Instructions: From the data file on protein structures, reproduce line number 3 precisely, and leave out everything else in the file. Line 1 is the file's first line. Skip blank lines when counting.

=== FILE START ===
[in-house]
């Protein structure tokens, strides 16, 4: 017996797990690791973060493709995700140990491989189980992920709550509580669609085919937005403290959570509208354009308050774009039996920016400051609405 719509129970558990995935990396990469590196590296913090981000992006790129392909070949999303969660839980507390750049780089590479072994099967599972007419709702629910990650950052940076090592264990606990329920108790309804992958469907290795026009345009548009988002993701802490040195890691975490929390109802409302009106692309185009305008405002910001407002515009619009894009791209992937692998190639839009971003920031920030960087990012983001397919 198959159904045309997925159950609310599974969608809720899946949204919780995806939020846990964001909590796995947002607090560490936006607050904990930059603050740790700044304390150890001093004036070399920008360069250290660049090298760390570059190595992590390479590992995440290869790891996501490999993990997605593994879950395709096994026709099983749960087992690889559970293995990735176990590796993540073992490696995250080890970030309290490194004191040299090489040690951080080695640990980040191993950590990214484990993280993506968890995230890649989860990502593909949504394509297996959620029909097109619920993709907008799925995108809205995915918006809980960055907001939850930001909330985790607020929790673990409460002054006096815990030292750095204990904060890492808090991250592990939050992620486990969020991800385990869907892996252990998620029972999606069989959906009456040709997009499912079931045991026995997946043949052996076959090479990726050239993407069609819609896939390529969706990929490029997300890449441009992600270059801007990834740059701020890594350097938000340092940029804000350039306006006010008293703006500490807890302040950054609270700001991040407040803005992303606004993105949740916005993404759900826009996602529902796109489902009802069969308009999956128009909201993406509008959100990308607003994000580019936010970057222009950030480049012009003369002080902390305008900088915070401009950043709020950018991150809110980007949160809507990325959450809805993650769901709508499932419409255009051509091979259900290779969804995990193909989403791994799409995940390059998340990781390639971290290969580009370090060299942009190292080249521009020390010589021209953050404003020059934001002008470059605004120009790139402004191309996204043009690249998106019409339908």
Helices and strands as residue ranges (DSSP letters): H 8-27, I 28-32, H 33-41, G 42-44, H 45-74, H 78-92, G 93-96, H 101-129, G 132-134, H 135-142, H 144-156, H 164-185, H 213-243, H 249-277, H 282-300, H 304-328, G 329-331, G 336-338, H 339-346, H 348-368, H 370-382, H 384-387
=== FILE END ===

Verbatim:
Helices and strands as residue ranges (DSSP letters): H 8-27, I 28-32, H 33-41, G 42-44, H 45-74, H 78-92, G 93-96, H 101-129, G 132-134, H 135-142, H 144-156, H 164-185, H 213-243, H 249-277, H 282-300, H 304-328, G 329-331, G 336-338, H 339-346, H 348-368, H 370-382, H 384-387